Air quality measuring instruments have been posted throughouttheInternationalDistrict. • CourtesyPhoto

A highly-anticipated EPA grant awarded to Puget Sound Clean Air Agency (PSCAA) will fund the use of various air quality monitoring technology to inform a larger study documenting air quality in the region. The grant totals $400,000 and allows the agency to measure a kind of pollutant called “air toxics” which they usually do not have the means to monitor. The various monitors will also measure a few other kinds of pollutants; particle pollution which is a product of burning or combusting processes, diesel pollution, and nitrogen oxides (NOx).

Air Pollution is documented to be injurious to health

These pollutants are harmful to human respiratory health. Studies have found positive correlations between cardiovascular health and air pollution.1 A classic 1993 study, called “The Six City Study2 followed 8,111 people across six U.S cities from 1974 to 1991 and found that not only were there positive correlations between particle pollution and death by respiratory and cardiovascular causes, but as the Clean Air Act came into play and pollution decreased, mortality rate also decreased. The study was important in determining that limiting pollution is crucial to human health.

Monitoring Air Quality in the CID

In the Chinatown International District, air monitoring equipment will help collect data until September 2017 for a larger study of the area which will assess the air quality in the neighborhood. With two major highways going through the area and 5th Avenue a major transportation hub, the neighborhood receives pollution from vehicles that pass through it.

Currently, three monitors have already been placed around the neighborhood, one of which is permanently installed at the intersection of 10th Avenue and Weller Street.

PSCAA will be using multiple tools and method to measure air toxics. One is a basketball-sized canister that will be placed in each of the six locations for a few days over the winter and summer. It will absorb the contents and toxic pollutants in the air. Data for the winter season has already been collected. Five of these canisters have been sited, along 8th and King, 8th and Lane, East Main Street, 5th Avenue and Yesler Terrace. PSCAA is currently trying to find a location in Little Saigon.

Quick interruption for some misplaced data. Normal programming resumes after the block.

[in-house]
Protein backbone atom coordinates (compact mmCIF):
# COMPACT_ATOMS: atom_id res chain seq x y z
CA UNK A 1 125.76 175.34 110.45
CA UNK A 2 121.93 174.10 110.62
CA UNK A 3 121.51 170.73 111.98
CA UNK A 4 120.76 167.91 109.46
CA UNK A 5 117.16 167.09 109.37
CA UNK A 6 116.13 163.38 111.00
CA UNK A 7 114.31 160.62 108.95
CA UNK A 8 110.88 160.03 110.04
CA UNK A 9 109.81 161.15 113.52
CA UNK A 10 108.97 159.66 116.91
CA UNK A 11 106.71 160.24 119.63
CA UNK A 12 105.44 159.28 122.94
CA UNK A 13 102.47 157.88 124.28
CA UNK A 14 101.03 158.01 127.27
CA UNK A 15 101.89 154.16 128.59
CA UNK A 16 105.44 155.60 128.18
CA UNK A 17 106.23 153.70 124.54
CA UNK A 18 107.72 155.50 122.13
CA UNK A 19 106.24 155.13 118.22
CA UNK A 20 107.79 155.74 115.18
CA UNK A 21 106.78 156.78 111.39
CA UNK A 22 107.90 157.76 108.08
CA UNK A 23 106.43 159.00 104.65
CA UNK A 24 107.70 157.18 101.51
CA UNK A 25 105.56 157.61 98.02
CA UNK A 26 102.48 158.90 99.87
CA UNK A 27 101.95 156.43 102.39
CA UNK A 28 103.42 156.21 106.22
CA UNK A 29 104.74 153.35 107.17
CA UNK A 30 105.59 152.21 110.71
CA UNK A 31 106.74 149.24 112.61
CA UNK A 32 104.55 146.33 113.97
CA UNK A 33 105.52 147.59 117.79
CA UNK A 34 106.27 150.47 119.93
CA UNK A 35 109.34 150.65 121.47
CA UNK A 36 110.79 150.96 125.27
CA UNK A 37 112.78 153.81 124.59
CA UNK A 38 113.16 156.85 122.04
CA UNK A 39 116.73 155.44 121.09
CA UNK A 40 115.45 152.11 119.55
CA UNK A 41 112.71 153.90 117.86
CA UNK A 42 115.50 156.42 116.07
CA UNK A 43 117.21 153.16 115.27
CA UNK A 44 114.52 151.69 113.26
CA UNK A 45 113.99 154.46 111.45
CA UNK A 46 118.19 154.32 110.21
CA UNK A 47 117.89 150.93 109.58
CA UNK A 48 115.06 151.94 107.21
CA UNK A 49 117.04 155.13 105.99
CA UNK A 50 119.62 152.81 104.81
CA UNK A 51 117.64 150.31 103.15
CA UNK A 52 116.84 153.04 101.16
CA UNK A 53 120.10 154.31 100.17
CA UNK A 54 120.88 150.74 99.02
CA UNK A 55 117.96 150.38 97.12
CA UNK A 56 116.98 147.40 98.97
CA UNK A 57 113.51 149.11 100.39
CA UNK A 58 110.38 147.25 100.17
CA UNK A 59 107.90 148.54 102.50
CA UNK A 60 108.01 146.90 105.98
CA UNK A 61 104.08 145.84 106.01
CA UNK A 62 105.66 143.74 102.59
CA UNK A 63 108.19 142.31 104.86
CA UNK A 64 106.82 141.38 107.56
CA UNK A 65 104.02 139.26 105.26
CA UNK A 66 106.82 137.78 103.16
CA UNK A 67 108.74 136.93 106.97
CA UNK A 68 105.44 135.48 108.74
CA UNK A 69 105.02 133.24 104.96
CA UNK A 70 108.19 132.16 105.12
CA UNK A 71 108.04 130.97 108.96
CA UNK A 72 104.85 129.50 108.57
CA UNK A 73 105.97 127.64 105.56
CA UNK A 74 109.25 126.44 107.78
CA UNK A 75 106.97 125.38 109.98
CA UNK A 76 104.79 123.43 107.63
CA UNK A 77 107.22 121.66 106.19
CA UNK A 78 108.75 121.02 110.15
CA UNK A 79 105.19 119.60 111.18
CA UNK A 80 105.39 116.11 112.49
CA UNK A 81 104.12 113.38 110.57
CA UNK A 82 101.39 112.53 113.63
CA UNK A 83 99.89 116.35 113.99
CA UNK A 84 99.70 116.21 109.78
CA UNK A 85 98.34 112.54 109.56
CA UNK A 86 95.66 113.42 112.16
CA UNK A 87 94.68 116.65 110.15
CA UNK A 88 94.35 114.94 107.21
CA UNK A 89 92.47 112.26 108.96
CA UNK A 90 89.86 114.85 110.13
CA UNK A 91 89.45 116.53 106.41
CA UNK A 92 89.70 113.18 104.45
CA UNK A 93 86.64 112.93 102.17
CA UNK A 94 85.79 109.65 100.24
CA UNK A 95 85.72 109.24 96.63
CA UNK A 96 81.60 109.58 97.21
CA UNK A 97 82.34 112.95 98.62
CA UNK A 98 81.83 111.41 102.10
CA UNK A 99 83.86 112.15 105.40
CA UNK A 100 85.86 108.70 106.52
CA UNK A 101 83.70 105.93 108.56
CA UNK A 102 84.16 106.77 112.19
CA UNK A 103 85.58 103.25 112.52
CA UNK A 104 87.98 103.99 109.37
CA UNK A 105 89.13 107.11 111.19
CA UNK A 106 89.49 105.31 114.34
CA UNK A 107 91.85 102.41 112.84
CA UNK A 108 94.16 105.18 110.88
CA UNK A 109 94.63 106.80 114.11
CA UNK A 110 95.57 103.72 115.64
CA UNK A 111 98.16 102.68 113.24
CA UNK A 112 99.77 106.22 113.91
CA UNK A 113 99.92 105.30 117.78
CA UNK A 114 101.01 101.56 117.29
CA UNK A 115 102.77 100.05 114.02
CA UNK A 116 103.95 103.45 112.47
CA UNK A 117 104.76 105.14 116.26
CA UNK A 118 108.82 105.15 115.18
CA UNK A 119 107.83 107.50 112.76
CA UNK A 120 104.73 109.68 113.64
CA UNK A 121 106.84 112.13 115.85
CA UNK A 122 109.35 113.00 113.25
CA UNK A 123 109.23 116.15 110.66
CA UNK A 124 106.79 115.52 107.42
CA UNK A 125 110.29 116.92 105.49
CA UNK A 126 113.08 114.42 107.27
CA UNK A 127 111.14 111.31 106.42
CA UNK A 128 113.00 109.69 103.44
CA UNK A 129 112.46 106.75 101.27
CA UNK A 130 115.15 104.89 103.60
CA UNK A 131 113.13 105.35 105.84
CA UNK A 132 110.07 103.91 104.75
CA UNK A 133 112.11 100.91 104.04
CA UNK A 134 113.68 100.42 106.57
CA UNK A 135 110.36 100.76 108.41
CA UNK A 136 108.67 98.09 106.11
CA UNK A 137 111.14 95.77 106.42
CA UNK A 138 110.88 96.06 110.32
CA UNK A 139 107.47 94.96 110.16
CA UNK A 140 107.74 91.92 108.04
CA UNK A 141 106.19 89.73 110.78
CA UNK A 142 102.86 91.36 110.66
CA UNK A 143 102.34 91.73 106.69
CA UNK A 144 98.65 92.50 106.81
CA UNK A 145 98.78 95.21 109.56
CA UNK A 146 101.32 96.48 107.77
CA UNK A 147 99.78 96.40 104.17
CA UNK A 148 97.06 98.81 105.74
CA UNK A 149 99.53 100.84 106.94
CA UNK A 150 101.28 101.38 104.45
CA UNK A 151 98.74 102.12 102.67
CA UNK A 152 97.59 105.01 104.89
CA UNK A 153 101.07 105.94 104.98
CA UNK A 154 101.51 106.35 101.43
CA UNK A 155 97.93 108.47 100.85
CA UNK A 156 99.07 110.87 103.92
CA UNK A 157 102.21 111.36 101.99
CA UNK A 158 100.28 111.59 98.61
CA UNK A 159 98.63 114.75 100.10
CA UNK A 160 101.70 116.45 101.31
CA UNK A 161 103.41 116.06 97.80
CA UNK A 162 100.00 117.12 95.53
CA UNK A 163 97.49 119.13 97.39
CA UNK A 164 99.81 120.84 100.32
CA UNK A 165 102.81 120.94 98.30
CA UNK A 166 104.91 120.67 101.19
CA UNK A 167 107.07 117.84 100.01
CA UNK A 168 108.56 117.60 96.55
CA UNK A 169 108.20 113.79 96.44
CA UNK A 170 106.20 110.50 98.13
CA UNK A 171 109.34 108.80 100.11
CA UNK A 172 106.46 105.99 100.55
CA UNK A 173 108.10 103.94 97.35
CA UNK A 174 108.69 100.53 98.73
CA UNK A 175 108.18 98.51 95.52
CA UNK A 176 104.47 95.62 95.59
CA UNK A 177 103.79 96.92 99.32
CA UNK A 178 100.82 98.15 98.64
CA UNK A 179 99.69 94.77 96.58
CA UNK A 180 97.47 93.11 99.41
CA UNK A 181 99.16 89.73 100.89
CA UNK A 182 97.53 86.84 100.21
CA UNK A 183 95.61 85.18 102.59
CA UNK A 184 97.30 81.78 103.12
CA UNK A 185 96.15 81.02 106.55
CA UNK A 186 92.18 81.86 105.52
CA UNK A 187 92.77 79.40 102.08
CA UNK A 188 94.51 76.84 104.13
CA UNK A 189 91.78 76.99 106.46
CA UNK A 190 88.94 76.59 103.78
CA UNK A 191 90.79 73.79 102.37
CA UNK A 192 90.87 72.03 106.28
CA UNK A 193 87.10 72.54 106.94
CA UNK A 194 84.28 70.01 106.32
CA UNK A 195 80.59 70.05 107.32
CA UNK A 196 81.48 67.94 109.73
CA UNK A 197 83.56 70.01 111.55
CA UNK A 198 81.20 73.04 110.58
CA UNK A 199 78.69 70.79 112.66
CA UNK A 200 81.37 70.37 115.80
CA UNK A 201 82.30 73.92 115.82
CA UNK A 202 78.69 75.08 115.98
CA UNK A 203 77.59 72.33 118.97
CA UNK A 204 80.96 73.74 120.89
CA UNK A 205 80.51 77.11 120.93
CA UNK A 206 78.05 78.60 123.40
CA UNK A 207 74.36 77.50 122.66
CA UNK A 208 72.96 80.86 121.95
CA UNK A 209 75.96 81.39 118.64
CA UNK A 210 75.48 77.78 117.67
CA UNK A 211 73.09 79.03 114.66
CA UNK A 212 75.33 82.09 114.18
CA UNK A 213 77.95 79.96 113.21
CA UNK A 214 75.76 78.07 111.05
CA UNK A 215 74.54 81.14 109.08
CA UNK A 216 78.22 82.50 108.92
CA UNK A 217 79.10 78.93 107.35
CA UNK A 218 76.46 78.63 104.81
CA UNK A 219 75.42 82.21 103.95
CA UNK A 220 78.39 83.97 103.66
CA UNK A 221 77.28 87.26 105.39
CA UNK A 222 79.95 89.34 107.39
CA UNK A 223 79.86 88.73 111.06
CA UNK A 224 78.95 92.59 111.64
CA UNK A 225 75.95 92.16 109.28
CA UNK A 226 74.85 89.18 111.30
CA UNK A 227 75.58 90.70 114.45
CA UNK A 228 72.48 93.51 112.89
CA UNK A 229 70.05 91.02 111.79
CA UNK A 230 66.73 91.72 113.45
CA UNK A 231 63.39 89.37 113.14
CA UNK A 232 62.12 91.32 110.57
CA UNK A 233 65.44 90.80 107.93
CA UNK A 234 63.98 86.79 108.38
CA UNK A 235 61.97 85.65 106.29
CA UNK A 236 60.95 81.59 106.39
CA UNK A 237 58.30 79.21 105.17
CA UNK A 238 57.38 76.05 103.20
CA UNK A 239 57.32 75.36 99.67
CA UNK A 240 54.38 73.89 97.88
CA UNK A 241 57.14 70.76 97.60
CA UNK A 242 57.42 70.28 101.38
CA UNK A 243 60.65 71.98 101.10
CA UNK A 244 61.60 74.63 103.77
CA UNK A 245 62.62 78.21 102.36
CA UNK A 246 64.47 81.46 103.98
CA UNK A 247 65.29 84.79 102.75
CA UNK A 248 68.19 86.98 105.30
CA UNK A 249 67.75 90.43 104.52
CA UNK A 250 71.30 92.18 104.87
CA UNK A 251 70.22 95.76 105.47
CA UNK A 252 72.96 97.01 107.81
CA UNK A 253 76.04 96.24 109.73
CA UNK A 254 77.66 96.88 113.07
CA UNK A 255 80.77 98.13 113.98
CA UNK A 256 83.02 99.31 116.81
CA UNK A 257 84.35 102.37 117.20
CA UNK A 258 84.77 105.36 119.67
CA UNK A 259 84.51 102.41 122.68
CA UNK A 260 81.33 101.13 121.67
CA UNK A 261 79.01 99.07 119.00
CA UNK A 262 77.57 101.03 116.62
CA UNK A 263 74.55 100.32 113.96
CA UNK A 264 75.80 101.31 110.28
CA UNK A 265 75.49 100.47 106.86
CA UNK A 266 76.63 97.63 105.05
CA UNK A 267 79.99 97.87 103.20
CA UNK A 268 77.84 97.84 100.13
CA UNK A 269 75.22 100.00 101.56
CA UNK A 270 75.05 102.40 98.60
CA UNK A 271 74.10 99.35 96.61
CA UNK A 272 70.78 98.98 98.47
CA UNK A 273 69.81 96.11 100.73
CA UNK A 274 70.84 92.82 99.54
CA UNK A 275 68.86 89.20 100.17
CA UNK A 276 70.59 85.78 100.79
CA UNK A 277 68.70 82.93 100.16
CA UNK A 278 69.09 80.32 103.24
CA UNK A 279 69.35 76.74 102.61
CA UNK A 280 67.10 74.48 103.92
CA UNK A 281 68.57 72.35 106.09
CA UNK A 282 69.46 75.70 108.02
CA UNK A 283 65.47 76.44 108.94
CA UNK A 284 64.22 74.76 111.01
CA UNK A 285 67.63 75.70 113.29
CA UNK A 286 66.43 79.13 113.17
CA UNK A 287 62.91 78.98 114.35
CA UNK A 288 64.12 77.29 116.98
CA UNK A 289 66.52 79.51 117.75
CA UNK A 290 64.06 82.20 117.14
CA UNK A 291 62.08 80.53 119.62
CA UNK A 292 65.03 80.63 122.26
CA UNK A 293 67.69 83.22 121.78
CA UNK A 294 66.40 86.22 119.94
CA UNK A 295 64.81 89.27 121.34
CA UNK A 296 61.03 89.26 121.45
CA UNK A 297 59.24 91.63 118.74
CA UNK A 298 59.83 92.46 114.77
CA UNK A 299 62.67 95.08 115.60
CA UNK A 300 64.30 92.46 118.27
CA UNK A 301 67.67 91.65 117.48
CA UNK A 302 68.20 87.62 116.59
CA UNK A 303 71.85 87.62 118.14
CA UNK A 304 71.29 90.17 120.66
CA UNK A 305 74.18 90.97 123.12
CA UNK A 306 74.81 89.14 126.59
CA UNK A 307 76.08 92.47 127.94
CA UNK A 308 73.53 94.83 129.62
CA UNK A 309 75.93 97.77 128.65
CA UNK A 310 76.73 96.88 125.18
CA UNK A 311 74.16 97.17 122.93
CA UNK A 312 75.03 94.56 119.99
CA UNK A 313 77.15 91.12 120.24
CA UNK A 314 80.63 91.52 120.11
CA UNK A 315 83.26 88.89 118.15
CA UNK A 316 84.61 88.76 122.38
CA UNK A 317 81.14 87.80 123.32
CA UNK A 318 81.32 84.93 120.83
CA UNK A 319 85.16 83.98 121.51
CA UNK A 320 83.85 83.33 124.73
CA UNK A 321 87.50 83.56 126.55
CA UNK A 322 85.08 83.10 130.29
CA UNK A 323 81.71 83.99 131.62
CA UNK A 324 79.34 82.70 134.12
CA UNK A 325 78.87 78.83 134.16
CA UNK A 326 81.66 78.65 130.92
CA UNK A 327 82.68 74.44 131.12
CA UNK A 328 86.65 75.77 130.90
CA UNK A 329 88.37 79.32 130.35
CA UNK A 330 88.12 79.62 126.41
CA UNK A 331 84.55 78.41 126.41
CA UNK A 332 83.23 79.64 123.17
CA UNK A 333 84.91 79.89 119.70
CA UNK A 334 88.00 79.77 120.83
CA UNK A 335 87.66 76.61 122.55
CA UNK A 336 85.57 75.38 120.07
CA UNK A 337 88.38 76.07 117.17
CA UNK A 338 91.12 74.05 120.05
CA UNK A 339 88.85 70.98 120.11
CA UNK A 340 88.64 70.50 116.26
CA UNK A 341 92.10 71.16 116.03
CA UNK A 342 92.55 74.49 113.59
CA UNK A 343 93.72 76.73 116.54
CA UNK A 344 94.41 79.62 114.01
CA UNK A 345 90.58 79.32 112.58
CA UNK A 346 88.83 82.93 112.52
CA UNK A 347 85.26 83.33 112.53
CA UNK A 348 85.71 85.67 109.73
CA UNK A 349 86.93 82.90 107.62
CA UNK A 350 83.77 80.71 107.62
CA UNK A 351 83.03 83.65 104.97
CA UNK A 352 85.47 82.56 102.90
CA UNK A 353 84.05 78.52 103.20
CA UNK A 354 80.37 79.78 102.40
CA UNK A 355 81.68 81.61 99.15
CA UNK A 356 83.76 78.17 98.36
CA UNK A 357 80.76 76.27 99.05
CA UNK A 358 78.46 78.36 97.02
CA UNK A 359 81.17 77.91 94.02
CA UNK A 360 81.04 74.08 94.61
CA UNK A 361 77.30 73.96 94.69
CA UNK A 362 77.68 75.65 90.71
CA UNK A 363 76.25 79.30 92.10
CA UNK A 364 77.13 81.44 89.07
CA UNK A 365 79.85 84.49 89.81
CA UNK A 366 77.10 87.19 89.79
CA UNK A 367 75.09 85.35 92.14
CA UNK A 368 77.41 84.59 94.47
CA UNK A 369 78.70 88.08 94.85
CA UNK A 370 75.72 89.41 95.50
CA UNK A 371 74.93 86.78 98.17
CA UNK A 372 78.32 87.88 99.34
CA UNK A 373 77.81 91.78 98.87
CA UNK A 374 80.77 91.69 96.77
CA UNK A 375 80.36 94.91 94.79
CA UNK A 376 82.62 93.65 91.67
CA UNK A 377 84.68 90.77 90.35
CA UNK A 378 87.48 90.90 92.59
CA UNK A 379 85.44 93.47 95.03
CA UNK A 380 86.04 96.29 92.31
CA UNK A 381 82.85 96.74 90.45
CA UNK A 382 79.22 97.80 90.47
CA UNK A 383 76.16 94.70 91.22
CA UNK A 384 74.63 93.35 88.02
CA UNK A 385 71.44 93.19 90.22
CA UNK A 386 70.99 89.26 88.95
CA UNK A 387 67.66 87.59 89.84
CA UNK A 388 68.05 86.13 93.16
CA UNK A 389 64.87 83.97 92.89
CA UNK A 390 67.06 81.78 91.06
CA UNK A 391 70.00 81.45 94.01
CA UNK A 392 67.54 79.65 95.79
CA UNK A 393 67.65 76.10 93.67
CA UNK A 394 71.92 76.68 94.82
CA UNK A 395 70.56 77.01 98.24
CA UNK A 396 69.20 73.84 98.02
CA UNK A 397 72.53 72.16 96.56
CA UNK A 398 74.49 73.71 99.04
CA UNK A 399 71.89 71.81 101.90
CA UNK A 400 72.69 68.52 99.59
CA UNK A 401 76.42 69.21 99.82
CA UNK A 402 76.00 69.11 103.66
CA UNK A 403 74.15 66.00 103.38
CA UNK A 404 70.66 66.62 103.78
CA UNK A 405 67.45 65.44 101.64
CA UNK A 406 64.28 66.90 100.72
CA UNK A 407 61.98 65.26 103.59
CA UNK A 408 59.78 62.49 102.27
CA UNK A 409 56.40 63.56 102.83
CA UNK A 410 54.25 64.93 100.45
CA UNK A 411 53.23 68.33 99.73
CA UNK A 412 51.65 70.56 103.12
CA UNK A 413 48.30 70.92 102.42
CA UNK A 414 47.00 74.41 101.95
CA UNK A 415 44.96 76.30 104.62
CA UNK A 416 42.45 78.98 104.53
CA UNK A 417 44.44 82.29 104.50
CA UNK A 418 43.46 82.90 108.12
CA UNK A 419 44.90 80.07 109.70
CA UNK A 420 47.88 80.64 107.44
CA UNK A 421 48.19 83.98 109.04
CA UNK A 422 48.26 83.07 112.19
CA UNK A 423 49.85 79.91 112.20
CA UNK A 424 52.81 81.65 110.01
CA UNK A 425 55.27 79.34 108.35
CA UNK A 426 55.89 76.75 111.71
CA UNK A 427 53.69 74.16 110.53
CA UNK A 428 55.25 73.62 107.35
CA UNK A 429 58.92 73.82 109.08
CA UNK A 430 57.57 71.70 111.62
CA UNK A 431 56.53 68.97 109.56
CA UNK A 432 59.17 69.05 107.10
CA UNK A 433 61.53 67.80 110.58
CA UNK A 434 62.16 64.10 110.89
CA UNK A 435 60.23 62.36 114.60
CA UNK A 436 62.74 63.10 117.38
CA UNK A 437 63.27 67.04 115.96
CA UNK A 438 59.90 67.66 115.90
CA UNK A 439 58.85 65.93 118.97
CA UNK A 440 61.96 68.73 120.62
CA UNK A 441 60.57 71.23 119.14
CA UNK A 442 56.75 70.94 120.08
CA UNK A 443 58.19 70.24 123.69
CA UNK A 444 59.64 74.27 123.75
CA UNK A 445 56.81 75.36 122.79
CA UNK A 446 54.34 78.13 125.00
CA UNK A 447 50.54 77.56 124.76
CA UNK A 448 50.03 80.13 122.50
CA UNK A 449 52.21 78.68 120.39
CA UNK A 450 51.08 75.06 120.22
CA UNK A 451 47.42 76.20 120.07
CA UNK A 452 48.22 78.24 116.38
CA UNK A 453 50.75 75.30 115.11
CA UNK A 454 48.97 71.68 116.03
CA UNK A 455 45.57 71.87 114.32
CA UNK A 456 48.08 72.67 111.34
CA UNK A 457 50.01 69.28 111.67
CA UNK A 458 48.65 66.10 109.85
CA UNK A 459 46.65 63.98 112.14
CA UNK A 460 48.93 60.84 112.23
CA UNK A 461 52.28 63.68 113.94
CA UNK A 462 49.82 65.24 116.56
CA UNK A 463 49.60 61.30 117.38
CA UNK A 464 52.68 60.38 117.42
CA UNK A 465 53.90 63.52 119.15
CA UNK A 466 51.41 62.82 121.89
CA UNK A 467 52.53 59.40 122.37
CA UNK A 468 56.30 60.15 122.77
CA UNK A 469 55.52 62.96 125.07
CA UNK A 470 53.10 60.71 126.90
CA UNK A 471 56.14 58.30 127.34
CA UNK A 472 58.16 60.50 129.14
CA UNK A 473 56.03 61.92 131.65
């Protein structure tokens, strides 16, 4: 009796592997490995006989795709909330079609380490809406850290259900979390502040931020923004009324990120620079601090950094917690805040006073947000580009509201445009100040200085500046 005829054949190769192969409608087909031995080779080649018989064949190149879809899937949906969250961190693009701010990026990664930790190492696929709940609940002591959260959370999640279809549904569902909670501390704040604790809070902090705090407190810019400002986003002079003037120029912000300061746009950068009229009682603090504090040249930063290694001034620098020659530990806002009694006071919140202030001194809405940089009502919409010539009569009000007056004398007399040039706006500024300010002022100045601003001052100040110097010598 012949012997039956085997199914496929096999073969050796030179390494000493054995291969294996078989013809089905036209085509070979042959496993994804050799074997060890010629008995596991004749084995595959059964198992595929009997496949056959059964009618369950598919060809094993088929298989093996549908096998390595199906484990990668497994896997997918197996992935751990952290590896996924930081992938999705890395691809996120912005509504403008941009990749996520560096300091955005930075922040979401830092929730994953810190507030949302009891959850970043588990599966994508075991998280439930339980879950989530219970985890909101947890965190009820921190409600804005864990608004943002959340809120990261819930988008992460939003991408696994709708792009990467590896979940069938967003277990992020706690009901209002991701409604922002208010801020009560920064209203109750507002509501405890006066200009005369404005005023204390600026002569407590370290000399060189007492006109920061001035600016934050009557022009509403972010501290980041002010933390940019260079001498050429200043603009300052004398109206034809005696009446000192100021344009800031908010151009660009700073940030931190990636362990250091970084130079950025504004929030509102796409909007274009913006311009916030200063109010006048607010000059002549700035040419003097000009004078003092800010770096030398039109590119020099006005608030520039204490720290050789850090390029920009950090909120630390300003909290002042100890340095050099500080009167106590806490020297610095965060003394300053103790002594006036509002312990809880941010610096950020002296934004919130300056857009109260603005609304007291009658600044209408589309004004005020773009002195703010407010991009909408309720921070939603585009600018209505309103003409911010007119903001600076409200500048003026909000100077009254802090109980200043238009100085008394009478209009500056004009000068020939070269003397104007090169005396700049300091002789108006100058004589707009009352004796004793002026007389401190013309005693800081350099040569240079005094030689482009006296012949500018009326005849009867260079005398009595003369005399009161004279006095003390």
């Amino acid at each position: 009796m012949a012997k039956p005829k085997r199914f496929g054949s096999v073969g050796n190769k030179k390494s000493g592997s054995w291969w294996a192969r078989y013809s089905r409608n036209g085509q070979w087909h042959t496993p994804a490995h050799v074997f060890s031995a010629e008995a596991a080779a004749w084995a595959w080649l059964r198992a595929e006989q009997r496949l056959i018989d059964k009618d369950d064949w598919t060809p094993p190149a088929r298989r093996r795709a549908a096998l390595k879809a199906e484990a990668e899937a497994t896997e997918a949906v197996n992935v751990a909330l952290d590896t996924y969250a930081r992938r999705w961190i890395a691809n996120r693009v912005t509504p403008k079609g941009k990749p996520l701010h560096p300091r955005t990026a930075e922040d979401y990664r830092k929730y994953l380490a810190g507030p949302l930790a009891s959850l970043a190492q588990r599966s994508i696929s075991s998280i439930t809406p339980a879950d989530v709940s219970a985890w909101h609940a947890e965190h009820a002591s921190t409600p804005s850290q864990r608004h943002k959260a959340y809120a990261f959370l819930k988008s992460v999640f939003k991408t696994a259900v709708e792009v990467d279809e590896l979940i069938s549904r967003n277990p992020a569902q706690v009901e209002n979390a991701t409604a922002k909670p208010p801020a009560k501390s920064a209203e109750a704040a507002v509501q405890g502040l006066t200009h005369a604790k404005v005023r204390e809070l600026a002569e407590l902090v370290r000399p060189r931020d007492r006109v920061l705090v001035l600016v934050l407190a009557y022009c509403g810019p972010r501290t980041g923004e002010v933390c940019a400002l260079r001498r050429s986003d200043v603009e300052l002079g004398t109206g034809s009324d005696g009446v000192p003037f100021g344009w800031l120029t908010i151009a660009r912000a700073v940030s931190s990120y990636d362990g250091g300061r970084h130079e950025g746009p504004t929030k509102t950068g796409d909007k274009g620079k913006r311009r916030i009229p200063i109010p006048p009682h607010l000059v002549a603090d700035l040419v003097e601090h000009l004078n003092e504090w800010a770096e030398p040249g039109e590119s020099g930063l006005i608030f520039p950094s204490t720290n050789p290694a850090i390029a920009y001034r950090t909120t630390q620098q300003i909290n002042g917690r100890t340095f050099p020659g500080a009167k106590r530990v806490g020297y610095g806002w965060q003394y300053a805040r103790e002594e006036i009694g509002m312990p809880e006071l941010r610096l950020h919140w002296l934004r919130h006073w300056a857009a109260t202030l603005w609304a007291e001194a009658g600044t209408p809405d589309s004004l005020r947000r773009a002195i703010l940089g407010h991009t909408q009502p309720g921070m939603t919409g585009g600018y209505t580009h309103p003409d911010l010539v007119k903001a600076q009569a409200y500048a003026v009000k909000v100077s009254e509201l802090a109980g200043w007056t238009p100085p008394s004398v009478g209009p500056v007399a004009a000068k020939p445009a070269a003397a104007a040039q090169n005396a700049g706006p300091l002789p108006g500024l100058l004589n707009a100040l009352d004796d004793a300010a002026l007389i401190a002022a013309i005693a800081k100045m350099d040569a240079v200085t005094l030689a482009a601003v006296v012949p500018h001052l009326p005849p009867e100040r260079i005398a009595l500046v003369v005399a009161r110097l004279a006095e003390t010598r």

Another method of collecting data are mobile, handheld monitors that track air pollutants along a given route. PSCAA will be enlisting the help of Interim CDA’s Wilderness Inner-city Leadership Development (WILD) youth fellows to capture data with the mobile monitors. As fellows walk around the neighborhood, the monitors will pick up pollution levels, allowing spikes in pollution concentrations to be mapped geographically.

Once the data samples are collected they will be sent to the lab. The lab results will determine exactly what pollutants are in the air and at what concentrations. These findings will inform a larger study which will provide specific, quantifiable data about airborne toxics levels and provide data on cancer-risk for those who work and live in the neighborhood.

“We hope that this information will start discussions with the community about what kind of actions we can take together to improve air quality and residents’ health in the neighborhood,” said Landon Bosisio, who heads PSCAA’s community engagement with the CID for the air toxics study.

The CID is Not Alone: air pollution and health disparity

Neighborhoods like the CID that are home to communities of color and low- income residents are often exposed to higher levels of pollution. According to Northeastern University sociology professor and environmental justice advocate Daniel Faber, the reasons why certain communities are more prone to living in toxic environments than others are complex. While racial and ethnic residential segregation began during a historical period of discrimination, the repercussions of history continue as communities are stuck in the middle of marginalizing industries and government policies around housing, welfare, immigration, and transportation.

Faber writes in his 2008 book Capitalizing on Environmental Injustice that “over 164 million Americans are now at risk for respiratory and other health problems from exposure to excessive air pollution. But this is only part of the story. Clearly, Asians, African Americans, Hispanics, and the working poor are bearing the greater health risks from air pollution coming from nearby industrial facilities, highways and transportation infrastructure.”3 The CID isn’t so different from the communities Faber highlights.

1 Morello-Frosch, Rachel and Russ Lopez. 2006. “The riskscape and the color line: examining the role of segregation in environmental health disparities,” in Environmental Research, 102:pp 181-196.
2 Douglas W. Dockery, C. Arden Pope, Xiping Xu, John D. Spengler, James H. Ware, Martha E. Fay, Benjamin G. Ferris, Jr., and Frank E. Speizer. 1993. “An Association between Air Pollution and Mortality in Six U.S Cities” in New England Journal of Medicine 327: pp 1753 – 1759.
3 Faber, Daniel. 2008. Capitalizing on Environmental Injustice; The Polluter- Industrial Complex in the Age of Globalization. Roman and Little eld Publishers. Print

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